Epoch Times, let alone Dr Wenyi Wang, to attend President Hu Jintao’s speech yesterday on the White House lawn?  American officials must know that the newspaper is a Falun Gong front.  They must know that Wang has a history of picketing consulates, asking anti-communist questions in press conferences and protesting against Beijing for harvesting organs from fellow disciples in prison camps and for canceling her passport.  They must have known that she would take the priceless opportunity to go into hysterics during Hu’s proudest moment.  They let her in deliberately.  The only alternative explanation is an unbelievable degree of negligence.  And why not?  Limp-wristed, namby-pamby State Department protocol experts wouldn’t let George W Bush shriek “Hu, your days are numbered!” to the Chinese leader’s face himself.  So this was the next best thing.  And who better to do it than one of the demented followers of Law Wheel Qigong?   The Falun Gong and the CCP are, to use one of Li Hongzhi’s own phrases, the Two Cosmic Extremes.  “Only by Rectifying Ourselves and Assimilating to Dafa Can We Better Assist Master’s Fa-Rectification and Save People.”  “Accelerate and Improve Party Reconstruction According to the Demands of the Three Represents.”  It is hard not to conclude that they deserve each other.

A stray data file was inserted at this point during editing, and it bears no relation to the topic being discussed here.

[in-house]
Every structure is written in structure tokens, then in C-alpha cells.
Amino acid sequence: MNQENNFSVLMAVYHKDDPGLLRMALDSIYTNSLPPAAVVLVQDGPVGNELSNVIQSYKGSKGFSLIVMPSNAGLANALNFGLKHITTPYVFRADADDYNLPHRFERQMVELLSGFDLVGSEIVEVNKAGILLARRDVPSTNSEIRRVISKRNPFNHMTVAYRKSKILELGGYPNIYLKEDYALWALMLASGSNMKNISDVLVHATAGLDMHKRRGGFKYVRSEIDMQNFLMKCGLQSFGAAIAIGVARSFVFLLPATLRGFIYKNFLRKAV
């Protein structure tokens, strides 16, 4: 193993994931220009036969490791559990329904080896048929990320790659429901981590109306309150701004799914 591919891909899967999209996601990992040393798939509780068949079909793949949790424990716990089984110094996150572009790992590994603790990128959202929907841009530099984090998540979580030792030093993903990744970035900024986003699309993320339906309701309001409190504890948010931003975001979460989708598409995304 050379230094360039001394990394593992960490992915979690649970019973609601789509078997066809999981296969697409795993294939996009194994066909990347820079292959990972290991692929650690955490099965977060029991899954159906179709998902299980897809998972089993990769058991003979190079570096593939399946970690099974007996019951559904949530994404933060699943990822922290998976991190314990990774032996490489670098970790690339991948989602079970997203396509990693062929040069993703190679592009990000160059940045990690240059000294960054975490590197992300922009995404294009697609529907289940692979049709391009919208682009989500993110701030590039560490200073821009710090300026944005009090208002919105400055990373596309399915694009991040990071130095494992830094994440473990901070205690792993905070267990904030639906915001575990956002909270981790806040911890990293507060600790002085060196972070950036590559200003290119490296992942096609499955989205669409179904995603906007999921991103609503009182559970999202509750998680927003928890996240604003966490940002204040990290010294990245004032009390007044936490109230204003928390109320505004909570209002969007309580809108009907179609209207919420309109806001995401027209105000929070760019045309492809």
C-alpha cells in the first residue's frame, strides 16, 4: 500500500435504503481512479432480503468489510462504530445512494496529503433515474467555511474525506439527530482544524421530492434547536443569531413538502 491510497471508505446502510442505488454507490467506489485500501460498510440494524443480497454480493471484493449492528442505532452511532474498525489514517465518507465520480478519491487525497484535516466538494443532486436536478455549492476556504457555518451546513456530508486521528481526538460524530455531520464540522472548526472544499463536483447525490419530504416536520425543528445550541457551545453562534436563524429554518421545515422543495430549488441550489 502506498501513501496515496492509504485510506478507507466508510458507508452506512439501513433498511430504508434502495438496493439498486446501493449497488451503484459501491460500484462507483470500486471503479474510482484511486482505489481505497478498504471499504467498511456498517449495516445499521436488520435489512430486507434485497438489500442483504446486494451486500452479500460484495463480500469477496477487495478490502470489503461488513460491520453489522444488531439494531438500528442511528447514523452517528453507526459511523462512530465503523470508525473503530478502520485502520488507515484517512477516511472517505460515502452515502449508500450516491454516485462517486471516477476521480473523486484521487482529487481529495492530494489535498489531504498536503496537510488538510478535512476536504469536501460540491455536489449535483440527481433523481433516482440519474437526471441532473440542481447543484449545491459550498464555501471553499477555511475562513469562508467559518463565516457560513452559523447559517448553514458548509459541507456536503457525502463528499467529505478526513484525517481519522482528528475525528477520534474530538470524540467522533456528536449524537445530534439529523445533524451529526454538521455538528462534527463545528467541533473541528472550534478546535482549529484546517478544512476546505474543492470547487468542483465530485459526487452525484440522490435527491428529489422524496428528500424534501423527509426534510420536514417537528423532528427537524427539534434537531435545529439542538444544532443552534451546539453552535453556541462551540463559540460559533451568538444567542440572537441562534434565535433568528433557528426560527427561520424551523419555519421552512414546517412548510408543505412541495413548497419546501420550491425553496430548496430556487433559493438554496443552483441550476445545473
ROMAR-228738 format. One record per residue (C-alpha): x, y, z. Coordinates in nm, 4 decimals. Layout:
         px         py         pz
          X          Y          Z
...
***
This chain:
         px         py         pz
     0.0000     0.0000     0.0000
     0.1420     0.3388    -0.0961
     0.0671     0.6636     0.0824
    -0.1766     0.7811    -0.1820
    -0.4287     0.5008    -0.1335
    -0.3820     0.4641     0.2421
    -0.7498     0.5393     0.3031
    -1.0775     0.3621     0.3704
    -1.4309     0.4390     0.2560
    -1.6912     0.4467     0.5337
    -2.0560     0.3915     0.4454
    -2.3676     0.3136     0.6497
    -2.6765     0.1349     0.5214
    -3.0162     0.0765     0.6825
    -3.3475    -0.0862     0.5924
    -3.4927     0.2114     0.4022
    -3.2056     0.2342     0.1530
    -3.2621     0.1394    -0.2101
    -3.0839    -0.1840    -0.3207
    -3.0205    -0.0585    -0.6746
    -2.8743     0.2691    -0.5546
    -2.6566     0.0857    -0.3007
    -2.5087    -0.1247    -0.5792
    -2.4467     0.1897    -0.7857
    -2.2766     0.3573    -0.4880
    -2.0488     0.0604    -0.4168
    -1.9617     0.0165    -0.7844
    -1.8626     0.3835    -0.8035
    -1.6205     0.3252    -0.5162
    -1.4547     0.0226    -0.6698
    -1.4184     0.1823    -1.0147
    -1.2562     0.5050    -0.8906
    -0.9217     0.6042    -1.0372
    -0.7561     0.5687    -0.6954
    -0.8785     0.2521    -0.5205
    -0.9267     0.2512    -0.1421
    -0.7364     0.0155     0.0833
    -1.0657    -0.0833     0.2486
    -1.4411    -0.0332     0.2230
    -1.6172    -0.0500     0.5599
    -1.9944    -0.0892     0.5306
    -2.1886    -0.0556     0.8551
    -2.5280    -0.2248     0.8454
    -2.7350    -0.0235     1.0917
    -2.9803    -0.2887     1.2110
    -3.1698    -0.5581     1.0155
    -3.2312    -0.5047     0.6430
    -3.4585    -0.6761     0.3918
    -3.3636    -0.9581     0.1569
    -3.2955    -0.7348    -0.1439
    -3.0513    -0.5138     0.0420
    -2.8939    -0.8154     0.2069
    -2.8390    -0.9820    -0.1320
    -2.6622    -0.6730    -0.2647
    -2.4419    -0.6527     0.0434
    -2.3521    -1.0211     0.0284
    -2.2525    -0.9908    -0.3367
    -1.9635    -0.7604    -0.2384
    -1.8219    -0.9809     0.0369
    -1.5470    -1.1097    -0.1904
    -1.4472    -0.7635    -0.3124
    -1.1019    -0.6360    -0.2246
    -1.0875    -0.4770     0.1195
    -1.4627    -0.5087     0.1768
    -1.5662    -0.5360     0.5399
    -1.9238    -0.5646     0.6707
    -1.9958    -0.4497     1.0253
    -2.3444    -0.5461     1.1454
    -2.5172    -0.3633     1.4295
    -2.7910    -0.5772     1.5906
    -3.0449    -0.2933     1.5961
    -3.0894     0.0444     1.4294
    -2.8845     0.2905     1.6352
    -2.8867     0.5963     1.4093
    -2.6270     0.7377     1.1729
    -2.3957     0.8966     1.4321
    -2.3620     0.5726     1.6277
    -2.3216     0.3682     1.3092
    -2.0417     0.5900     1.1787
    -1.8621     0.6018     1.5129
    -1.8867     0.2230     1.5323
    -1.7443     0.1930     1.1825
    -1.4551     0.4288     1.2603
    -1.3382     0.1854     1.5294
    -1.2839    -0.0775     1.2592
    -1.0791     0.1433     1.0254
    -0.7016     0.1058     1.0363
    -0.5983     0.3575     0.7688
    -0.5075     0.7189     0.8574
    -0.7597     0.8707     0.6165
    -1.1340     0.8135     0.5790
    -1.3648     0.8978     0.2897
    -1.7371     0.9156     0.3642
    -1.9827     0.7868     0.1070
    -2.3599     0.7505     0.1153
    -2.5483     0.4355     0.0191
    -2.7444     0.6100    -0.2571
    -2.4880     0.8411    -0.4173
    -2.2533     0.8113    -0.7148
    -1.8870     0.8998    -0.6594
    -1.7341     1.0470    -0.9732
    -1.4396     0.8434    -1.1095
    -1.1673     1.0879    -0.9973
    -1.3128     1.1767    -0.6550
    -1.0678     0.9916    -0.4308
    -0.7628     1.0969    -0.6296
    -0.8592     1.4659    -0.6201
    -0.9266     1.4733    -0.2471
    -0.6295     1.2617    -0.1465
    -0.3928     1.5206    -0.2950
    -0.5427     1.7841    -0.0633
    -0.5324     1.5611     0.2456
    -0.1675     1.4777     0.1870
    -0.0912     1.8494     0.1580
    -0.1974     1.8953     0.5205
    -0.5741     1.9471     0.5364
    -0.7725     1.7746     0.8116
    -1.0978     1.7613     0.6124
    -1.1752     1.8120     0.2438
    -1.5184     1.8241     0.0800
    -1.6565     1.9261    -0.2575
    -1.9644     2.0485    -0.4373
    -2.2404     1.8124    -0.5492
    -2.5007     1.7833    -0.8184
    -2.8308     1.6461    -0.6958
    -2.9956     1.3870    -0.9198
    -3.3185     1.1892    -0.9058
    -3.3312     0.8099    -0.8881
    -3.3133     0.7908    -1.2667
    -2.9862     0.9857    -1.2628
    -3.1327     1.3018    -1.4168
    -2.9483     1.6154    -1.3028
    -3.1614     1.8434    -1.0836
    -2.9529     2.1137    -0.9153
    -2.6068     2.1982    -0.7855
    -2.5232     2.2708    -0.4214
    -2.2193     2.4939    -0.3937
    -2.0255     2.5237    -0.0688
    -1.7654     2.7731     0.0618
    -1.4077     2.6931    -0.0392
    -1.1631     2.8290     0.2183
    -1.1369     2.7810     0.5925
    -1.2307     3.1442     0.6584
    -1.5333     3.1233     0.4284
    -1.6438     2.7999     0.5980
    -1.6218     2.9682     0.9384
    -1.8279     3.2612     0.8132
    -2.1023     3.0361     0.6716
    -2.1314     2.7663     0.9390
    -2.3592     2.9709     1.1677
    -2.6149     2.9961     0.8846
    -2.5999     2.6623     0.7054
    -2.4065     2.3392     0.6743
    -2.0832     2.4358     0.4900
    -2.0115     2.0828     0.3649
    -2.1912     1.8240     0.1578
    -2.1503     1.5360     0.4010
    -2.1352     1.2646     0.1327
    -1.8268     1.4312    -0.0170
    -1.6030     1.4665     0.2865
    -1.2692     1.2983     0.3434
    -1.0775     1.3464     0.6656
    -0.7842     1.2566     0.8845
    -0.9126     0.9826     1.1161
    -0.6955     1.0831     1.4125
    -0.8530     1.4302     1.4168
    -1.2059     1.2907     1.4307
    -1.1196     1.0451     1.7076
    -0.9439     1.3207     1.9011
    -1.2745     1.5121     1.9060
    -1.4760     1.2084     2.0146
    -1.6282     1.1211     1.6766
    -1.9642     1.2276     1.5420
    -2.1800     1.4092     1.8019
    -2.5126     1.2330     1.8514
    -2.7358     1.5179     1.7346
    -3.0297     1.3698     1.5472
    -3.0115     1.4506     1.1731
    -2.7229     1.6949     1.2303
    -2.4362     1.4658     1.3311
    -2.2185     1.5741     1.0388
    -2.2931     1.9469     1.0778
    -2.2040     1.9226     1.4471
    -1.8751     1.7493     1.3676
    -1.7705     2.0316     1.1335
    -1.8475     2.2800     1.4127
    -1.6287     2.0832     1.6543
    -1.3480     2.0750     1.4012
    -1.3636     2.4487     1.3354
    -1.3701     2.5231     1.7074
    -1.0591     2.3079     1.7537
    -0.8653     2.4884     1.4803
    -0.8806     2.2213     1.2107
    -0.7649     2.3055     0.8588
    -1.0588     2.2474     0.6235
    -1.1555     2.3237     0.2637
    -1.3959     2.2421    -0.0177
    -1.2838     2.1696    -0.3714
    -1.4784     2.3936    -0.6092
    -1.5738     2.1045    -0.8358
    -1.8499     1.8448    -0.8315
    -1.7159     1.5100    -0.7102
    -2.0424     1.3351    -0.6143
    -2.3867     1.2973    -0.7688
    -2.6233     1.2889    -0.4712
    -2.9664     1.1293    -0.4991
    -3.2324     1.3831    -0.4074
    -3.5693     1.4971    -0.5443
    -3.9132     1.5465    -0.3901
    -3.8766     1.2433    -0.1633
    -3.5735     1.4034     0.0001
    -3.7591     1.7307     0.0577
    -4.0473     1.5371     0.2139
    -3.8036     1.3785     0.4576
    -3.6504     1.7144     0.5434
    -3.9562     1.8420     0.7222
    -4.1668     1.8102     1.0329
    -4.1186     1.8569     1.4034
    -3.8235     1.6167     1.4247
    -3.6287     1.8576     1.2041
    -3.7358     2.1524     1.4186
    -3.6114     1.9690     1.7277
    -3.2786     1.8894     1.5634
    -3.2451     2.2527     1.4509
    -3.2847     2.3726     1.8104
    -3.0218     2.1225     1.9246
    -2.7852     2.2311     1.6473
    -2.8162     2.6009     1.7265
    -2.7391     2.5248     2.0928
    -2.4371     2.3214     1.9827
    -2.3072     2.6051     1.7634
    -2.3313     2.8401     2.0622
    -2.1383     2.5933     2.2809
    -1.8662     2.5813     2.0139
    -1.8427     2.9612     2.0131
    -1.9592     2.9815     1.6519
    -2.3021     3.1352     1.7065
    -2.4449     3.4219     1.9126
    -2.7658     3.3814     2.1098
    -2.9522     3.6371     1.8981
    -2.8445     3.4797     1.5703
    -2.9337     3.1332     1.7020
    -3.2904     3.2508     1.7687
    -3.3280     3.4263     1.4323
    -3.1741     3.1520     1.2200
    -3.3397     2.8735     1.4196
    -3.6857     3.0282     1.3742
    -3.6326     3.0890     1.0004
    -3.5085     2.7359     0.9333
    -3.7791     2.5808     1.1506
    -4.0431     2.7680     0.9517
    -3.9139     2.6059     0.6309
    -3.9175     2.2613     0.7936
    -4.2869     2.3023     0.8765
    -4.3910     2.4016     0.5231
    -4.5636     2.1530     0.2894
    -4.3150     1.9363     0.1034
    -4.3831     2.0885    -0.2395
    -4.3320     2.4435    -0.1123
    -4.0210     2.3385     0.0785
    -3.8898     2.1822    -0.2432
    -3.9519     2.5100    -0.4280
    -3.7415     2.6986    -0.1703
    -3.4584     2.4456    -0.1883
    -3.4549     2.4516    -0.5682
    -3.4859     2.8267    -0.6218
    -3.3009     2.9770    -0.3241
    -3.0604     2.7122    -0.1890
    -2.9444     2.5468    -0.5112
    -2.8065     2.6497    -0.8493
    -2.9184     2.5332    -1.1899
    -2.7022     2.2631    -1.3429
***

On the subject of mental health, pro-Beijing hallucinatory drug abuser Lau Nai-keung’s column appears in today’s SCMP.  He manages to use the word ‘dissident/s’ 10 times in what looks like a 750-word article.  He doesn’t need a thesaurus so much as therapy.  Hong Kong’s pro-democrats, he writes, are “licking their gaping wounds and cannibalizing their partners.”  Which would seem to suggest they are licking their partners’ gaping wounds, but no matter – logic would ruin his fortnightly delusional and vitriolic rants about the opposition’s decline, irrelevance and lack of public support.  Who needs Fa-Rectification when the most hate-filled Buddhist in town is the most entertaining?